Yes, we can have both.

Anonymity with Accountability

It seems like a tall order -- but in fact we can we have both. It's quite simple, if we look at how this seemingly difficult goal is achieved all the time in the world outside the Internet.

Imagine that you, the CEO of a public company, are to meet with the management of a firm you're about to acquire. You've chosen an obscure restaurant in an undistinguished part of town, because you know that if word of the meeting got out to analysts and journalists and investors, you might be accused of deliberately leaking the news to your friends. That could mean big trouble. As a matter of diligence, not deception, you need to cover your tracks.

But there's still a problem: many of those analysts and journalists and investors will recognize your bright red Ferrari. So you rent a gray Chevy Malibu for the occasion.

Who has the right to know?

Now if those analysts and journalists and investors were to ask the car rental agency "Last Tuesday, to whom did you rent the Chevy with such and such a license plate number?" they would appropriately be told that it's none of their business. The car rental company is legally obligated to protect its customers' privacy.

If on the other hand a securities investigator from the Justice Department presented a court order asking that same question, the rental car company would readily disclose the information because that would also be its legal obligation.

The lesson of the license plate

The way we handle disclosure in the realm of cars and drivers and roadways instructs our search for anonymity with accountability. A car's registration number is on display for all the public to see. But we cannot know the identity of the person to whom it is registered unless we produce a right to know and a need to know, as for example if the car was involved in an accident that affects us.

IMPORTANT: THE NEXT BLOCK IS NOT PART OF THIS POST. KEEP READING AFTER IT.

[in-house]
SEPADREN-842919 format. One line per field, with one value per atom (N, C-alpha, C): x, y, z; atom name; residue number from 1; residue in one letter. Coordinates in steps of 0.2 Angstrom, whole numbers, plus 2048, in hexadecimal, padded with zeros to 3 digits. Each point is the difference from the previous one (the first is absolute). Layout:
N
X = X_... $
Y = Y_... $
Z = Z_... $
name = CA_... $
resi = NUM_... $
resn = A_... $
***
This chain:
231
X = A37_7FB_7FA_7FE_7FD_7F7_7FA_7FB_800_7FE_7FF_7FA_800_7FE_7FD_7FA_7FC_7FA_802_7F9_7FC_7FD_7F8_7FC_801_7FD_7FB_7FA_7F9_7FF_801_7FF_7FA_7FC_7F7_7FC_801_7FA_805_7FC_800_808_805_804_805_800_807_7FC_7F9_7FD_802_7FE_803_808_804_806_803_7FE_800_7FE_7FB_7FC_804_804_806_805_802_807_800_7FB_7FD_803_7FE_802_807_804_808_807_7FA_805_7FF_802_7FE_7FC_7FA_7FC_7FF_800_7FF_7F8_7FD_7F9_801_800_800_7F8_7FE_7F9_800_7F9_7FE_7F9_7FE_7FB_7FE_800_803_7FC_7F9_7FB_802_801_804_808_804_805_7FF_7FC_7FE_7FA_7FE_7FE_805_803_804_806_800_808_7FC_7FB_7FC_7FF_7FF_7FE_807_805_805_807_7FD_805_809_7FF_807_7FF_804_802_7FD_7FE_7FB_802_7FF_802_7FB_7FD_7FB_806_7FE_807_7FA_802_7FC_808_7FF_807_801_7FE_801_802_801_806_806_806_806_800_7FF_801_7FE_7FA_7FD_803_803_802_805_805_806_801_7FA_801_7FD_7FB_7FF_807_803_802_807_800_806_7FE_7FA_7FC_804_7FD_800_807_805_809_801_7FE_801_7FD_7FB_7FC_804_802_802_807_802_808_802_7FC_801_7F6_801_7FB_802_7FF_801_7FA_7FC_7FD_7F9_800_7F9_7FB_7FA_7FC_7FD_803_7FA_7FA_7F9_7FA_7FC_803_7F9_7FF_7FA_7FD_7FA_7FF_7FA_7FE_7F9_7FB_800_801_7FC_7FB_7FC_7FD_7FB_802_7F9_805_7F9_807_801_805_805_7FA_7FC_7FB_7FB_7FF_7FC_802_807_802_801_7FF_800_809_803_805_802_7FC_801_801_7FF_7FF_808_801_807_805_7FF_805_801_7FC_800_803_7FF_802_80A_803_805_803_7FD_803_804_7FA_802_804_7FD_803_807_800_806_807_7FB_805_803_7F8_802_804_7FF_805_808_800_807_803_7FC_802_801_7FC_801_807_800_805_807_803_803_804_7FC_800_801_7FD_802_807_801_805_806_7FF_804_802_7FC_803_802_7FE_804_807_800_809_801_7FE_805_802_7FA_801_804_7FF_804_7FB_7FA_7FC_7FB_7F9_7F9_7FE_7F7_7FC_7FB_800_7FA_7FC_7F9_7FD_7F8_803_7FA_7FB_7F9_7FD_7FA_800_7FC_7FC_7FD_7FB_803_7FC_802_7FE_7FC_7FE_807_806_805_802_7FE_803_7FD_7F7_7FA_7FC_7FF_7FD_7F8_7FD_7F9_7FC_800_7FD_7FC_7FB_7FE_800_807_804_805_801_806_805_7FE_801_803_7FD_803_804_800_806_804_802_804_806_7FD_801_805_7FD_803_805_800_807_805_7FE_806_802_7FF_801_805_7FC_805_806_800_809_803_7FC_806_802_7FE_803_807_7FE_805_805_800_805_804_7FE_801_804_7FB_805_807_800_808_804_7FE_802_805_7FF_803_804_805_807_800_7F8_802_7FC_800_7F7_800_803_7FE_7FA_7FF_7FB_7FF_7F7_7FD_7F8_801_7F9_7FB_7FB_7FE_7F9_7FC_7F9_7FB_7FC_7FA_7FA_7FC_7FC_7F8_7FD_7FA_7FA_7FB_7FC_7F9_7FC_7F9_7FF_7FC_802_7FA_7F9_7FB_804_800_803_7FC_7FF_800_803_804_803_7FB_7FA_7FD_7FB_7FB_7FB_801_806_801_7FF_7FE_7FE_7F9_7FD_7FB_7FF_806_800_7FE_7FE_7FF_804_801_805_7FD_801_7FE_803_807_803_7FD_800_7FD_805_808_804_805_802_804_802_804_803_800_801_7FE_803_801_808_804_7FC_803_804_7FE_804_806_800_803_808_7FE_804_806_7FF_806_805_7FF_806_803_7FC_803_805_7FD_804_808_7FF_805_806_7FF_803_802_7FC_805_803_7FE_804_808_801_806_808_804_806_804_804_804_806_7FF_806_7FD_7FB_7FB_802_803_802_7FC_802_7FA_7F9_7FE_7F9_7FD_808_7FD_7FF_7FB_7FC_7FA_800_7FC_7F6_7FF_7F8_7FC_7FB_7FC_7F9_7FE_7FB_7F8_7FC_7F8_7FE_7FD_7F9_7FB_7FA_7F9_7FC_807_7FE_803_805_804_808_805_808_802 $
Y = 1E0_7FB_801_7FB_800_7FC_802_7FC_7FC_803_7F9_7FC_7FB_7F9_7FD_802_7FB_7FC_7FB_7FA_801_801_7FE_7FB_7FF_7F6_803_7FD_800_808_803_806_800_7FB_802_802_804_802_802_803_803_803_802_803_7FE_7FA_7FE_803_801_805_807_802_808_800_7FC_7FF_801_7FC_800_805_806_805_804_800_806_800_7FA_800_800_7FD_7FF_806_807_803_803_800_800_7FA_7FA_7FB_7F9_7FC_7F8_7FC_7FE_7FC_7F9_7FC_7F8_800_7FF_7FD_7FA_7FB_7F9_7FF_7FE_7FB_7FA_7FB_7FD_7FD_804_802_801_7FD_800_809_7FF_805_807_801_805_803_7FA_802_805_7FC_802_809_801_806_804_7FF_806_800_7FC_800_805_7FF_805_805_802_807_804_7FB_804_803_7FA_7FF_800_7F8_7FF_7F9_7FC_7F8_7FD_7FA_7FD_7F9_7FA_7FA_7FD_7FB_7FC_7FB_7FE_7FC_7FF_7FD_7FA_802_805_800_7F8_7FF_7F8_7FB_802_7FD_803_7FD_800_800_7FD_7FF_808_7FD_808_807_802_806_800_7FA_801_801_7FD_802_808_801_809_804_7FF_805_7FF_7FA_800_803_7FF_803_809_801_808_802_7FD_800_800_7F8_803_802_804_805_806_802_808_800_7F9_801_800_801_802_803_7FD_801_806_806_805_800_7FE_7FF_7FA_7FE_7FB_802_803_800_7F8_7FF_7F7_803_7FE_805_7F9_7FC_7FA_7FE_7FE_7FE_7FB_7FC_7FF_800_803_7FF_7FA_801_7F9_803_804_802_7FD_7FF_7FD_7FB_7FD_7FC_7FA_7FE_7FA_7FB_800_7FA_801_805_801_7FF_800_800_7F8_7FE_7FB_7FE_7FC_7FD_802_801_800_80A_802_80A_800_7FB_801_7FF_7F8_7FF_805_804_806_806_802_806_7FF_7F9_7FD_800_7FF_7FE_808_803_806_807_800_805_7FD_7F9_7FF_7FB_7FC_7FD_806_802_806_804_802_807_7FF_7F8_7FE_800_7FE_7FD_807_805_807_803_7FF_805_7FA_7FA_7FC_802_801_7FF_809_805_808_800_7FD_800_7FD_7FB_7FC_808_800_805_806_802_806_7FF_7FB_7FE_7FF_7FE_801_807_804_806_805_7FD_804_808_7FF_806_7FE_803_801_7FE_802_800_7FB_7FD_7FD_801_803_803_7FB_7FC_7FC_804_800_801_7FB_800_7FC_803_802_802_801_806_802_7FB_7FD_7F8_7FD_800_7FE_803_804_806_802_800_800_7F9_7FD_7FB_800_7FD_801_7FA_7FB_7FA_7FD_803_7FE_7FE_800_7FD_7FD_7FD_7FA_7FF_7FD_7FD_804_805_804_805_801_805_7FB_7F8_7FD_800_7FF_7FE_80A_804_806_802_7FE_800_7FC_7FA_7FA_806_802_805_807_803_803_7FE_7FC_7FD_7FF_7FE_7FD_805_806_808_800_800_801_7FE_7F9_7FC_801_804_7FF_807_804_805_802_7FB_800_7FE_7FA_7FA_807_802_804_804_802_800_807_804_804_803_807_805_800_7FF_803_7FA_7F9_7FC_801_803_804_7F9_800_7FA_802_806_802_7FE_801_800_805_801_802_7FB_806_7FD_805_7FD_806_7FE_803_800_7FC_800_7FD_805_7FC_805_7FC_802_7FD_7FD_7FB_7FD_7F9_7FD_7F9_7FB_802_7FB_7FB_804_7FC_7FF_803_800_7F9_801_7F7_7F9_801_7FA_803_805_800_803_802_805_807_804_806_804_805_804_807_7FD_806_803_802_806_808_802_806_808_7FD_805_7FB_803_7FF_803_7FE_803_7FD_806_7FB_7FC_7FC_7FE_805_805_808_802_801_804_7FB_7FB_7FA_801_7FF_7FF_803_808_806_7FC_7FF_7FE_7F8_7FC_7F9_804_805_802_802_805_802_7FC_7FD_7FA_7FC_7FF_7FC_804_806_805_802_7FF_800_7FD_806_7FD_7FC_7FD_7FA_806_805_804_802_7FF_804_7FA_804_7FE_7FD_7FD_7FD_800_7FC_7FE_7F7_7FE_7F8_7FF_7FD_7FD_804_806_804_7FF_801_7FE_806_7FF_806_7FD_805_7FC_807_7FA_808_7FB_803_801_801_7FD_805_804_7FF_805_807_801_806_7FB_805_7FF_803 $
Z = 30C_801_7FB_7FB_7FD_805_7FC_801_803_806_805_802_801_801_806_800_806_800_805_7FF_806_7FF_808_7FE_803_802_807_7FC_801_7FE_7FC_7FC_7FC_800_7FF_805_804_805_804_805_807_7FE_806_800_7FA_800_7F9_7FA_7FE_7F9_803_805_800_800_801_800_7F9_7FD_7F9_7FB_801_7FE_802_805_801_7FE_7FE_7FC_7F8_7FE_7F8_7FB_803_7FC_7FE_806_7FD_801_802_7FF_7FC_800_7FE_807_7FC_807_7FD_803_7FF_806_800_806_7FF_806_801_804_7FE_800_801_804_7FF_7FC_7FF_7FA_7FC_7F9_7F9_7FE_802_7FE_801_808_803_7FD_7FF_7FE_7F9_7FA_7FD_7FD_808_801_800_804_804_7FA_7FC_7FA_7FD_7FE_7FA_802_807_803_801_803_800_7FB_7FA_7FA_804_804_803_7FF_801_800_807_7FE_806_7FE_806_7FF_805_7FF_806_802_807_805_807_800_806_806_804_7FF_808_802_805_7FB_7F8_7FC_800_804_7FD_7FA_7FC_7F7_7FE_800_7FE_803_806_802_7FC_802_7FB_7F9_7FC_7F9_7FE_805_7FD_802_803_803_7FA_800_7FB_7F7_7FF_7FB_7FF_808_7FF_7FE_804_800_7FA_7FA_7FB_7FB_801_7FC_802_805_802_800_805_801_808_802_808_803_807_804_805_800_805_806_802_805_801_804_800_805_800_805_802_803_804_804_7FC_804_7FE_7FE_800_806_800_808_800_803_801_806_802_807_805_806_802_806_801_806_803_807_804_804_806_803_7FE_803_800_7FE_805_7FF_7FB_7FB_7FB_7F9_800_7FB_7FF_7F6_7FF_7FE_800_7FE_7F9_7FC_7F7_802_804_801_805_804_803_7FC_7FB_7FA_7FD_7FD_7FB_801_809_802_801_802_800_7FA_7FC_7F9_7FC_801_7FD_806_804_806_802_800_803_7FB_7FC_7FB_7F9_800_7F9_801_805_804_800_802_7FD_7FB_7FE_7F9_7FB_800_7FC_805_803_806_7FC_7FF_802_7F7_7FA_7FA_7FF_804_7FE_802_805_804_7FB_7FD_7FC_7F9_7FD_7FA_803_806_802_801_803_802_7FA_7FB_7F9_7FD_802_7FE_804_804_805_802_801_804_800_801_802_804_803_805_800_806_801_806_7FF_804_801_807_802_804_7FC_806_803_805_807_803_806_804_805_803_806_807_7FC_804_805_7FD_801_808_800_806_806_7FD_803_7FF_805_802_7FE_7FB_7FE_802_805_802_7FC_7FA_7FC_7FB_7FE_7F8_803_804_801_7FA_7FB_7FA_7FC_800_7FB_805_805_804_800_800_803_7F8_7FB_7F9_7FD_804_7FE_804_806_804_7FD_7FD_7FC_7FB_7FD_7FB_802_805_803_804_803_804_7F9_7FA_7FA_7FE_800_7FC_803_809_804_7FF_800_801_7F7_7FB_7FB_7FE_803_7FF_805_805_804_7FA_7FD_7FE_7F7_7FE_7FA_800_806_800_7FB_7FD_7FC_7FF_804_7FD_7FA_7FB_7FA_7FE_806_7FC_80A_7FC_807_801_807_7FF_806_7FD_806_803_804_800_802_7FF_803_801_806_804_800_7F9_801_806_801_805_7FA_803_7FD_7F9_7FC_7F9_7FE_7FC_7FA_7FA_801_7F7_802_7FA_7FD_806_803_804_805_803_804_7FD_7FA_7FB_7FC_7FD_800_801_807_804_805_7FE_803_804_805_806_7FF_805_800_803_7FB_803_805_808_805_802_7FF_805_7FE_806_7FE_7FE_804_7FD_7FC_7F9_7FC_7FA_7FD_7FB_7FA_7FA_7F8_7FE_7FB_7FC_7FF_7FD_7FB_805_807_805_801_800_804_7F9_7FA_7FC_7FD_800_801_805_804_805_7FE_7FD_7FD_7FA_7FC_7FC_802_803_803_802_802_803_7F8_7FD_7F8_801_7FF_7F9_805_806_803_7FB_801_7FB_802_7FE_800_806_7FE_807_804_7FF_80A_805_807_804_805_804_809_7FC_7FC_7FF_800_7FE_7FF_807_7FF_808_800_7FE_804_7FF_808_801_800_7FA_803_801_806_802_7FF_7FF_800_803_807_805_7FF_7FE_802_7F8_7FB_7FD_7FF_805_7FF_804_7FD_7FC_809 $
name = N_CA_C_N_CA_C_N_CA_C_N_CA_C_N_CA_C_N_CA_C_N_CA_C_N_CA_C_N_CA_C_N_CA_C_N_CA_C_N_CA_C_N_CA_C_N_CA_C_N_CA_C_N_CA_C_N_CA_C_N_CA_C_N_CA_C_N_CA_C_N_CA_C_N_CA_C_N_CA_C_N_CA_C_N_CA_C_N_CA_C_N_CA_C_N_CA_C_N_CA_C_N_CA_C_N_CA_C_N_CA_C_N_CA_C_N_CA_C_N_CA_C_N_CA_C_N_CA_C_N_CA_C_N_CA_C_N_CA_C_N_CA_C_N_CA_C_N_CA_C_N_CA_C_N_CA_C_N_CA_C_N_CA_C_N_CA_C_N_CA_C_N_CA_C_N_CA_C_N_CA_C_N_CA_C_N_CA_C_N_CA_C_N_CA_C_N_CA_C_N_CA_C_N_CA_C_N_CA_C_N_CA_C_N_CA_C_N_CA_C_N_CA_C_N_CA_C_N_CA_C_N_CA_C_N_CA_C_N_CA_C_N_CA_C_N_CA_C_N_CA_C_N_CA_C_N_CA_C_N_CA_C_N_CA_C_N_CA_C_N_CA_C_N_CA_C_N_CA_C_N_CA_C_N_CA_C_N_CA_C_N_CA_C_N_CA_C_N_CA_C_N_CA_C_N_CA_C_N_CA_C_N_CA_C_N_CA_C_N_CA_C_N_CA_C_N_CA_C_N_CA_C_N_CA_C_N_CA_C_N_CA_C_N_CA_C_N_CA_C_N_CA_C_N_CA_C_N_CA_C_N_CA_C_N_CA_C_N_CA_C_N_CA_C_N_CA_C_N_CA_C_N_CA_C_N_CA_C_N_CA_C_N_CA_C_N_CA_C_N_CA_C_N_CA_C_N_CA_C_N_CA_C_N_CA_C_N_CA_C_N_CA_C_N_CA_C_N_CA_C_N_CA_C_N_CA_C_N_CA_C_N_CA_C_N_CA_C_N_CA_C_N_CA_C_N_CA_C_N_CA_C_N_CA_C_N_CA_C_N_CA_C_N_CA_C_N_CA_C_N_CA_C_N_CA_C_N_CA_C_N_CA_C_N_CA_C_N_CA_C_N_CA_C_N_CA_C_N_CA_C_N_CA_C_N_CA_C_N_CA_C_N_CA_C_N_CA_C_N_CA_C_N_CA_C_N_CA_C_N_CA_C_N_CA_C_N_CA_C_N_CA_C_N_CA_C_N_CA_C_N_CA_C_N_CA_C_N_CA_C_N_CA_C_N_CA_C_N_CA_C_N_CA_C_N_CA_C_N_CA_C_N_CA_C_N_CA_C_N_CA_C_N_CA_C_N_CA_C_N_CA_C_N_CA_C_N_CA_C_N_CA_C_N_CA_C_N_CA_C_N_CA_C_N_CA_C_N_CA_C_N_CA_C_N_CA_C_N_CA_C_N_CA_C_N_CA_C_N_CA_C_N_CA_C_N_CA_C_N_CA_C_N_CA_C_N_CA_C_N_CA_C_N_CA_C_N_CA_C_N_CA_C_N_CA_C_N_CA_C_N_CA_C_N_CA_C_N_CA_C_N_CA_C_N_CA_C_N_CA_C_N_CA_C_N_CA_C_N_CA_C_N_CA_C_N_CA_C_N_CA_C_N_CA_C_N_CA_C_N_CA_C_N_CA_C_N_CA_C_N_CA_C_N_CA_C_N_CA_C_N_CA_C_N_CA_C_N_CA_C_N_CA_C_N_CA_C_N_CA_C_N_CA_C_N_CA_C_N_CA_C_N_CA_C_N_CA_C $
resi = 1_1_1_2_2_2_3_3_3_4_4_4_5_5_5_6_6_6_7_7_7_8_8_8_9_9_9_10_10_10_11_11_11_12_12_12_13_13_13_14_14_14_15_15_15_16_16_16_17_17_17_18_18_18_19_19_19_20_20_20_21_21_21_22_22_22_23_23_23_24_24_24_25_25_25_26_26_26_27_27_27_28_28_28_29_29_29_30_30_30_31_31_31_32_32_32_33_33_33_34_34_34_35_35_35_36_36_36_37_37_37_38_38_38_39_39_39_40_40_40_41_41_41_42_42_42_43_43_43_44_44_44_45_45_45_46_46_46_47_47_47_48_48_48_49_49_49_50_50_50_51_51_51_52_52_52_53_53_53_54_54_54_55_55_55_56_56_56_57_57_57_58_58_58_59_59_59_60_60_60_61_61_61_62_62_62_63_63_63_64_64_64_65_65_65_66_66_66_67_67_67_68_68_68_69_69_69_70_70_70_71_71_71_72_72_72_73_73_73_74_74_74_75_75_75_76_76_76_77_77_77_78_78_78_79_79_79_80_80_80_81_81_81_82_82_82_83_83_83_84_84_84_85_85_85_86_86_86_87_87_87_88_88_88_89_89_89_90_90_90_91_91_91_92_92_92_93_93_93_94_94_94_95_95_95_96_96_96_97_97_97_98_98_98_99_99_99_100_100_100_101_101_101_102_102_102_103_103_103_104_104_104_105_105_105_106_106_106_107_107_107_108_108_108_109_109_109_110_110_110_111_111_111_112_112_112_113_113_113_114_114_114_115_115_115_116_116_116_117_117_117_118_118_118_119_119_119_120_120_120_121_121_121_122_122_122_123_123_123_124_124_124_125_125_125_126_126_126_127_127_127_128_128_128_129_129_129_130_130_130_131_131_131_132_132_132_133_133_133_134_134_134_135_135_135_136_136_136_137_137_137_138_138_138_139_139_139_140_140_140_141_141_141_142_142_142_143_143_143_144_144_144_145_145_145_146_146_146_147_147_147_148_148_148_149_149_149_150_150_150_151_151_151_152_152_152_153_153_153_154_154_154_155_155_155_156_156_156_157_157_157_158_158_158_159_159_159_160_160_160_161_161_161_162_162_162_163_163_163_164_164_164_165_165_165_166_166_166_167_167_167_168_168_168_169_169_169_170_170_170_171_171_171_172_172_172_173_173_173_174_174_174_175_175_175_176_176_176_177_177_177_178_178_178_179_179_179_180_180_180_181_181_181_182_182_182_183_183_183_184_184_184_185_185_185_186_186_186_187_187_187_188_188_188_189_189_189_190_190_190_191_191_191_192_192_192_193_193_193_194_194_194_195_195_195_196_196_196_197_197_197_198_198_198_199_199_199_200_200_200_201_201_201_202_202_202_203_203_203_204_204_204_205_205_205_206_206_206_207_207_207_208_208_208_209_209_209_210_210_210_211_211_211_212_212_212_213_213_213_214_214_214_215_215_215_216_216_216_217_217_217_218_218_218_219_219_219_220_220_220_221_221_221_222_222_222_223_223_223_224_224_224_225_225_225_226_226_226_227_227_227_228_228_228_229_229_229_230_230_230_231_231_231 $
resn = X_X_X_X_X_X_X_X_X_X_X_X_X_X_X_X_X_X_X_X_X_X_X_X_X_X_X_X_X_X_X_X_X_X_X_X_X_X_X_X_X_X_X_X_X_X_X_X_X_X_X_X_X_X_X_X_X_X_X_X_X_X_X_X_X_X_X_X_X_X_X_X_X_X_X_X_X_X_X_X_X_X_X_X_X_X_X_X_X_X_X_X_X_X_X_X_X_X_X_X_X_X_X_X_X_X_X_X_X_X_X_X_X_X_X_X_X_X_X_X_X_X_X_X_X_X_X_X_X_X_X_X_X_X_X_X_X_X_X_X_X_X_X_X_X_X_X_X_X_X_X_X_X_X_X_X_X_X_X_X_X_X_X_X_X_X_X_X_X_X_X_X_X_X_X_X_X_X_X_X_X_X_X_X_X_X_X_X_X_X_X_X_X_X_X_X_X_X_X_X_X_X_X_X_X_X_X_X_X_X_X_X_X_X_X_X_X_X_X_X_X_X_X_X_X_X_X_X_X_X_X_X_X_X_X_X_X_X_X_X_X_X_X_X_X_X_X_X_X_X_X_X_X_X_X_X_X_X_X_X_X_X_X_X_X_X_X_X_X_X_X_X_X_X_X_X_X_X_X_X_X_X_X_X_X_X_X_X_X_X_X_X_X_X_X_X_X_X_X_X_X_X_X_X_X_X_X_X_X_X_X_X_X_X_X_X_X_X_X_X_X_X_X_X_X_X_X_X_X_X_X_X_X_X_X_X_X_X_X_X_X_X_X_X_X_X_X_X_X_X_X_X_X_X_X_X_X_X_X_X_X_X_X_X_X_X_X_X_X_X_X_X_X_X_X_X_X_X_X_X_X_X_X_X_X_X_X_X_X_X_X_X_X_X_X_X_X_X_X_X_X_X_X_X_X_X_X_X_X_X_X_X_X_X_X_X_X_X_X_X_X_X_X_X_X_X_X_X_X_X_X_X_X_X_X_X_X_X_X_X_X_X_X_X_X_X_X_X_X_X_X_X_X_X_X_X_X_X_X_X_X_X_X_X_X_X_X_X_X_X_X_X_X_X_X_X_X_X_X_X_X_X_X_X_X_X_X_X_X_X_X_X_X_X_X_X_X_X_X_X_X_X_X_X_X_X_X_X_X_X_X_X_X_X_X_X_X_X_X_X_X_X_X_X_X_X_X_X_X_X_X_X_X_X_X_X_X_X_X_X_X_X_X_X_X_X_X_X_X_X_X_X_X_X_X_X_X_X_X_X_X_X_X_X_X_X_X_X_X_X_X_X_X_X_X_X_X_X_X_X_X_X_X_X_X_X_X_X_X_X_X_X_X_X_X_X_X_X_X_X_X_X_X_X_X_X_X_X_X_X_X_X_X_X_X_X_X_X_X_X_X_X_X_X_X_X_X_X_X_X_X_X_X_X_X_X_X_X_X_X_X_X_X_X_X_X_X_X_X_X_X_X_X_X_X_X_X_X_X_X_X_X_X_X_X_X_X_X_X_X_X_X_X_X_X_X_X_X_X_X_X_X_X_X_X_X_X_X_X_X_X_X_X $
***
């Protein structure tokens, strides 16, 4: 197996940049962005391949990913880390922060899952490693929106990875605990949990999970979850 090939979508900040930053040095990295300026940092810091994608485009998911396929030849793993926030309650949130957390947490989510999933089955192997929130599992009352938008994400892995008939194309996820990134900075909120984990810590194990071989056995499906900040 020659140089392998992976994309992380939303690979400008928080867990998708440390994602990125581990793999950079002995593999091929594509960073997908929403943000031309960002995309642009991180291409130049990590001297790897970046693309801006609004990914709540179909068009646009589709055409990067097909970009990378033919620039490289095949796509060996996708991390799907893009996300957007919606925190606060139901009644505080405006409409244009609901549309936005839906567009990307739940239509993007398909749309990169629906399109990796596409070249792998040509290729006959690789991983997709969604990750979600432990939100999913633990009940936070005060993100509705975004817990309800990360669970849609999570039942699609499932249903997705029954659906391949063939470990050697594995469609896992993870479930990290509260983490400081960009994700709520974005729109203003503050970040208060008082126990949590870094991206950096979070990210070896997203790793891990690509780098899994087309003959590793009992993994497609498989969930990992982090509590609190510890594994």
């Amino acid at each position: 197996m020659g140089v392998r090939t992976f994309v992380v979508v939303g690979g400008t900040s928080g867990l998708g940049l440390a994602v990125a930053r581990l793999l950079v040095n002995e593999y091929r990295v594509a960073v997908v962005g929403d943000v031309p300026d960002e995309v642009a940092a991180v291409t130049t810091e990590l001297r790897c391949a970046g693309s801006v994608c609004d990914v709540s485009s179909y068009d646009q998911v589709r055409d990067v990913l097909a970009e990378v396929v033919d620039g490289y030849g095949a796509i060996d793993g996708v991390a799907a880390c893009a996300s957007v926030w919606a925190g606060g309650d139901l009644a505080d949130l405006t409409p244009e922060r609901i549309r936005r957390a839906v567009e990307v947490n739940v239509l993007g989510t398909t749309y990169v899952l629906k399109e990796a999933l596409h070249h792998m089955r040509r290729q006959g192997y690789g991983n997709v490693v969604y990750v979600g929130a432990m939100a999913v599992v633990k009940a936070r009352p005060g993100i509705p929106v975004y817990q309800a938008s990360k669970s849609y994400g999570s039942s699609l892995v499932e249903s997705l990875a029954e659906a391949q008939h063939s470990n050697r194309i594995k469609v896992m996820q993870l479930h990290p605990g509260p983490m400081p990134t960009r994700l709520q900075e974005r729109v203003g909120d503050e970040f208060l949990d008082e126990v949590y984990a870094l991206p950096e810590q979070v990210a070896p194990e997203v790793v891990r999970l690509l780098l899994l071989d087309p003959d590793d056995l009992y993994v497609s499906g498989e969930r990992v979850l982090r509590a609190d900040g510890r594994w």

That system has flaws, of course. Motor vehicle administrators often have difficulty complying with privacy standards even in jurisdictions that have them (not all do.) When they get a call from a "police officer" asking for the identity of the owner of a vehicle, the caller may really be a jealous lover impersonating a law officer. Due process can be difficult to observe on the phone.

Online, however, we can use the tools of the Authenticity Infrastructure to ensure that due process is observed, that anonymity is available, that privacy is protected - and yet society still has the benefit of individual accountability.

Own Your Information

5:47 minutes

Own Your Privacy

9:49 minutes

Your Personal Information Ownership Infrastructure

6:42 minutes

The Authenticity Infrastructure

In the online world we are faced with a real conundrum: we are all victims of an epidemic of theft of personal information. The sites we visit, the purchases we make, the searches we perform, all leave a trail that is used by the cookie clubs to produce extremely detailed pictures of ourselves, our political inclinations, our habits, schedules, money... just everything. This information is then used for the same purpose as stage magicians have done for centuries: to manipulate our perceptions.

It's true, laws have not caught up with this form of theft of personal property. But then, what laws, what legal jurisdiction, is up to the job anyway? Bits on the Internet know nothing about national boundaries.

The situation is bad. Our personal property - information about ourselves - is stolen in plain daylight by cookie clubs whose members are "reputable" companies and governments.